“Half of our conversations were about what we should do as a school,” Curtis said. “We were actually encouraged by those meetings.”
“Things would come up,” Curtis continued. “There was an issue that came up with a teacher and the principal, and we brought it to Dr. Forcella’s attention.”
Curtis said that although Dingle’s leadership was discussed, it was in the course of informing Forcella about a number of issues at the school, and that Wartski did not have a personal vendetta.
“So many people on that faculty have used Bert to say what they need to say,” said Susan Oliver, who was head of the English department at Chapel Hill High School.
Oliver, who wrote the letter requesting Kay’s removal as the English department’s supervisor, said she was privy to a grievance that another English teacher filed against Kay during the 2010-2011 school year. The teacher objected to Kay’s sharing details of her job performance review with other teachers.
Kay said Tuesday he was disappointed by Dingle’s decision to remove him, but hopeful to work again with the English Department this coming year. He said he felt that his relationships with the English teachers were for the most part repaired and he praised the faculty.Leadership issues
Kay, who entered Chapel Hill High School during the first semester of the 2010-11 school year, discussed his own first impressions of the school’s “culture,” something that has often been cited in reference to the transfers.
“As a member of this leadership team, I fully acknowledge that there were some leadership issues,” Kay said. “I think that was a piece of it. I think there was a level of mistrust that existed from … I’d say from a few people in the building. And that that distrust manifested itself sometimes in inappropriate fashion.”
It was after the grievance was heard that Thompson suggested writing the letter that led to Kay’s removal.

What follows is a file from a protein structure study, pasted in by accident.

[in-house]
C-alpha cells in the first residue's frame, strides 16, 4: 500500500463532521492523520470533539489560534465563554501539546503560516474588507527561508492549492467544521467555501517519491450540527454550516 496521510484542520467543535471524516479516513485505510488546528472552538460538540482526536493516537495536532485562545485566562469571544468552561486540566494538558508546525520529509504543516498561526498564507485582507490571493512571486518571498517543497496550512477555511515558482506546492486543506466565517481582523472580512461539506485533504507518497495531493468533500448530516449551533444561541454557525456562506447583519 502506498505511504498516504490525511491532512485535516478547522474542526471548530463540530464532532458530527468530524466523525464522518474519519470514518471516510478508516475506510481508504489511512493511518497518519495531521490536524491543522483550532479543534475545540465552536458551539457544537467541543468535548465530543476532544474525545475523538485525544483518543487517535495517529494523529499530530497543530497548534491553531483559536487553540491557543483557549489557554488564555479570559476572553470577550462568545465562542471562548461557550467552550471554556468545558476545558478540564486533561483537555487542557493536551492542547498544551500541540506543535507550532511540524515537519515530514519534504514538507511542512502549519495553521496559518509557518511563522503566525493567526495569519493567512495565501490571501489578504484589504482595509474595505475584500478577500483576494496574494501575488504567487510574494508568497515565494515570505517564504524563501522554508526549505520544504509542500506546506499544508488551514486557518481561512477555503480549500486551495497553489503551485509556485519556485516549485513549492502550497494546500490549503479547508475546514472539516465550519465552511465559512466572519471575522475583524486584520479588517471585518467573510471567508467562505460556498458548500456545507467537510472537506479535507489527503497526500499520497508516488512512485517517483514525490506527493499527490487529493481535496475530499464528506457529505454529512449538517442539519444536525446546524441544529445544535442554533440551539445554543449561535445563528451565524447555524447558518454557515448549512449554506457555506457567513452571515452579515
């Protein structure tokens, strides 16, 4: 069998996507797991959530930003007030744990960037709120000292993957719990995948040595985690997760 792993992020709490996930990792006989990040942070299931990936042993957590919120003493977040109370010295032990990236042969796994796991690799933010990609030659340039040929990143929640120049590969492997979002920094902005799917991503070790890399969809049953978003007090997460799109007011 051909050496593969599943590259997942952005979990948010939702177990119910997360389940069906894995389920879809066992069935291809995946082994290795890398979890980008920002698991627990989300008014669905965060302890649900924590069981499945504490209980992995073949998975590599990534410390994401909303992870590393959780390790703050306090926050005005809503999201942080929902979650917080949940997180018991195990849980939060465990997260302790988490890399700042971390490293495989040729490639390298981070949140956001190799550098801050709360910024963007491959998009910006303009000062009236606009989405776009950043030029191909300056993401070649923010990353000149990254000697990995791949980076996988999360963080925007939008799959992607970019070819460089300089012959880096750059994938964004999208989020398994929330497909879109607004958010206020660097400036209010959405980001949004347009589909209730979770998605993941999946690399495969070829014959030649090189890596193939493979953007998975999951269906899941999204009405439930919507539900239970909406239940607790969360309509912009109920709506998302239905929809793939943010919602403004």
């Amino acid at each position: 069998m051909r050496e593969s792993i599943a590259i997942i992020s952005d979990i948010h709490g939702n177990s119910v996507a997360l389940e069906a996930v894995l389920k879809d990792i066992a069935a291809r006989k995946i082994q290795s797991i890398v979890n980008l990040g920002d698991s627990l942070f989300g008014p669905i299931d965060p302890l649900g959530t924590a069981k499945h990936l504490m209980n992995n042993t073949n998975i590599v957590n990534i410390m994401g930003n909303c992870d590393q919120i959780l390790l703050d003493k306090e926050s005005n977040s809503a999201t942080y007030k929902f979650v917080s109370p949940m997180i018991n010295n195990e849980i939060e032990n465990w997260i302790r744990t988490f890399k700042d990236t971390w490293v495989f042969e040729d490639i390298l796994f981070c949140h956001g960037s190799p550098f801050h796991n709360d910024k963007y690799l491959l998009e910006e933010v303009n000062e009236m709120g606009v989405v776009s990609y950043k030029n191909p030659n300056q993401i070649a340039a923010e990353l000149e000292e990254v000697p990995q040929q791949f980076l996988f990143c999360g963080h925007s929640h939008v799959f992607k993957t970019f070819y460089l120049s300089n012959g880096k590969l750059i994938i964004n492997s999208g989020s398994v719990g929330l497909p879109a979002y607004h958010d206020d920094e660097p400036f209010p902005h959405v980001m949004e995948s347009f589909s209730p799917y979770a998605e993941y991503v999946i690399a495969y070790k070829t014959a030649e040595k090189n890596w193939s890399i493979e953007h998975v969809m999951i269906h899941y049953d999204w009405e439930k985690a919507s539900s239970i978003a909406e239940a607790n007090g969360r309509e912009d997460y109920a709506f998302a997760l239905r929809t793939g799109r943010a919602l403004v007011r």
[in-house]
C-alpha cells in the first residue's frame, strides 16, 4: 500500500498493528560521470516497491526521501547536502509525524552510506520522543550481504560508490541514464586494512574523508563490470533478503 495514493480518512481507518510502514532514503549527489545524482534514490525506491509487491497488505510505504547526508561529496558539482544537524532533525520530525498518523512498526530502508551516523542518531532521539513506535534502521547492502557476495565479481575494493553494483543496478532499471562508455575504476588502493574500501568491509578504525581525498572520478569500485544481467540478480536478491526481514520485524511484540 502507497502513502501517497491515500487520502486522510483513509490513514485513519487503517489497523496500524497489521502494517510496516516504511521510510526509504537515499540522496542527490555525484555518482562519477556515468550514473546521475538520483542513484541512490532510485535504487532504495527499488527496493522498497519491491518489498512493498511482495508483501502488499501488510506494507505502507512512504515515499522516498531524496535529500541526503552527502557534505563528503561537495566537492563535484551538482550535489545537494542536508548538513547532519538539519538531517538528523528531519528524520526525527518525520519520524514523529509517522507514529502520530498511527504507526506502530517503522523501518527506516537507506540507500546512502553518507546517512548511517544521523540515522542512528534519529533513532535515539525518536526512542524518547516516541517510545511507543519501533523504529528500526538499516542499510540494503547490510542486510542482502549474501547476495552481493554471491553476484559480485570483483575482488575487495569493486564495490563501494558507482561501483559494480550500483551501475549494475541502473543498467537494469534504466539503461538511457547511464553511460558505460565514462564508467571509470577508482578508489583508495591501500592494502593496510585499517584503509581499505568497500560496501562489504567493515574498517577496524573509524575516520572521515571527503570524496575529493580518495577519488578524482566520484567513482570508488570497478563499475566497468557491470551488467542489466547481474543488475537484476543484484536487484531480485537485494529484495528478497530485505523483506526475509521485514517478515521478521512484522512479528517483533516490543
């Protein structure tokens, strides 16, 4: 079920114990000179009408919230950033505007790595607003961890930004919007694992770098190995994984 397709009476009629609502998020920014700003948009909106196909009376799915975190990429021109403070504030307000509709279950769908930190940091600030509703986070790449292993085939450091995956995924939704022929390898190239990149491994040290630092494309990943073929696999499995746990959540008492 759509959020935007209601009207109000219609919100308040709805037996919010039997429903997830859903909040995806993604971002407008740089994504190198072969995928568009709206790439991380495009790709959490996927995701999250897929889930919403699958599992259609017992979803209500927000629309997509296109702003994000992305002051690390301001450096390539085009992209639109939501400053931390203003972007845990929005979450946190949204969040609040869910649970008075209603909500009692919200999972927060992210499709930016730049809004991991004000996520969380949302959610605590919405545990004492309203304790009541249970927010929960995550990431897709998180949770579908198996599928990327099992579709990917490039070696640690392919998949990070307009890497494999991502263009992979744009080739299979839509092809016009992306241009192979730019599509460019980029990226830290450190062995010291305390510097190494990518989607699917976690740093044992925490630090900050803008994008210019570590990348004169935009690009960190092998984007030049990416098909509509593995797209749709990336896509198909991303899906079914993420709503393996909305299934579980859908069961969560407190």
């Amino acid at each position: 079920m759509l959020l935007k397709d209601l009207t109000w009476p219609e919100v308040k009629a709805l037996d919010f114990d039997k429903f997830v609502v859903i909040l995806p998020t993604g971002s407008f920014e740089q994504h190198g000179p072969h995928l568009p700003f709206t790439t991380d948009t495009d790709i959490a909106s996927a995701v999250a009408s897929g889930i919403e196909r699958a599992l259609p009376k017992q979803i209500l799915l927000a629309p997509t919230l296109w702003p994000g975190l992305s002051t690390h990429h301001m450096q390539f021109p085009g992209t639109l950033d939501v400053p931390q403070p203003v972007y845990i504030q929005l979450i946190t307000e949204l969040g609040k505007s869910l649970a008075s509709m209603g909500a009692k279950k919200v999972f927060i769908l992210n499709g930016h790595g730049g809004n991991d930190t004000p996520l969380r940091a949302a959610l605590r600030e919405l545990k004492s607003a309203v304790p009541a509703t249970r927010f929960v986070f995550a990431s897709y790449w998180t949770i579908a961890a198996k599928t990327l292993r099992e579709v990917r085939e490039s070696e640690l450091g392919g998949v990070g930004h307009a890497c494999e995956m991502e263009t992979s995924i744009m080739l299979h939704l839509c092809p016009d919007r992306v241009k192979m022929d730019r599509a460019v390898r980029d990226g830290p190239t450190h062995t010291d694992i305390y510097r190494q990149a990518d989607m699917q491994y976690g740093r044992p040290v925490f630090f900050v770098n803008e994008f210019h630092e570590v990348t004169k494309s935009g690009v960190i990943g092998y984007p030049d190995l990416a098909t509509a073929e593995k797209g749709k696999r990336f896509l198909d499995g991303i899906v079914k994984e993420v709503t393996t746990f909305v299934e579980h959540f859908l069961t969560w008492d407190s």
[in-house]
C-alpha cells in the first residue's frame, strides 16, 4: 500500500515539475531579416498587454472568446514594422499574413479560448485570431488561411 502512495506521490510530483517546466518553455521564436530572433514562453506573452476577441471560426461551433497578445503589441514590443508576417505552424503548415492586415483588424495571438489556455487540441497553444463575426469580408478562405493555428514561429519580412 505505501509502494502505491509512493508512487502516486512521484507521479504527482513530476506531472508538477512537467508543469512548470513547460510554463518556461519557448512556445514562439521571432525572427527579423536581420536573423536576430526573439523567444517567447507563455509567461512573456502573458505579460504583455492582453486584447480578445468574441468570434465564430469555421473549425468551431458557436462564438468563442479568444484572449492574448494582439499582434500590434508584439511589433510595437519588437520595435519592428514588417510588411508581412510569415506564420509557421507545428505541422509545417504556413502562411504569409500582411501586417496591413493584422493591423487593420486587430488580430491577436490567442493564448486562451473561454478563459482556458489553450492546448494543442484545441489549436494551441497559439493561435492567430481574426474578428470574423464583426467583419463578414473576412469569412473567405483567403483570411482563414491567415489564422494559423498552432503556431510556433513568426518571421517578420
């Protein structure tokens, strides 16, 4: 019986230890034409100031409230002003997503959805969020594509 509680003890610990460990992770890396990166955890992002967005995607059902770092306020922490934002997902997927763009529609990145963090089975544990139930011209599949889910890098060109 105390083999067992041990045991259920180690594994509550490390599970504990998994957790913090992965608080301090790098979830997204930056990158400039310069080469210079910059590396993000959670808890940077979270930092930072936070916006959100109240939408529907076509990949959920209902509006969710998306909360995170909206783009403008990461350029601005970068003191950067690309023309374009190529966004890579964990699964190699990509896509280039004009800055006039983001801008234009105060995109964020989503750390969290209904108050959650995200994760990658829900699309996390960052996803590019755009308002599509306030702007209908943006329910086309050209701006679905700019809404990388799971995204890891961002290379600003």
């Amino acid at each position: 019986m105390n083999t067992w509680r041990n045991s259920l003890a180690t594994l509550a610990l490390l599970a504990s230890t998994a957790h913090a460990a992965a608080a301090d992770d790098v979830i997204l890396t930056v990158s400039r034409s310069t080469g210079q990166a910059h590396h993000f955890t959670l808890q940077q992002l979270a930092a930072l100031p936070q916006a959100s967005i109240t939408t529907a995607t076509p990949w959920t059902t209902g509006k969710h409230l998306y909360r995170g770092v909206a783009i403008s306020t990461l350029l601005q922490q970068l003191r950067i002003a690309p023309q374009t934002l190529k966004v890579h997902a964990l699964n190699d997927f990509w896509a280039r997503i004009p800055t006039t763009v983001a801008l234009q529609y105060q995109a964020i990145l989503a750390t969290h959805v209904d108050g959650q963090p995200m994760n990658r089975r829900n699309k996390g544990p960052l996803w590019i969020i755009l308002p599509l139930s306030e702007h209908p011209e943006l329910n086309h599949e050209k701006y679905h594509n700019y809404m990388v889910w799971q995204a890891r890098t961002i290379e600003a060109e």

“I think this impacts what’s being done to Anne,” Oliver said. “But we don’t know, because she’s never been told.”
Thompson and Wartski were two of about 15 teachers in the district who received involuntary transfers for the upcoming school year.
“This is something that is commonplace in districts throughout the state and throughout the country,” Forcella said. “I’ve never seen a reaction like this.”
“I’ve really been surprised at the amount of legs this has had in the news media and on Facebook,” Kay said. “I’ve heard from a number of teachers, from some people who are supportive of these transfers and some people who are not supportive.”
Forcella said the school district is entering a period of change as North Carolina Common Core state standards are adopted as the new model of teaching. Coaches have been hired to train teachers in new methods of instruction.
“You can’t be effective in doing that if the culture that exists in the schools is less than positive,” Forcella said. “I’m not saying that (the transferred teachers) wouldn’t do that, but understand, I made decisions based on what I understand was the culture of the school, which had been an issue for many, many years.”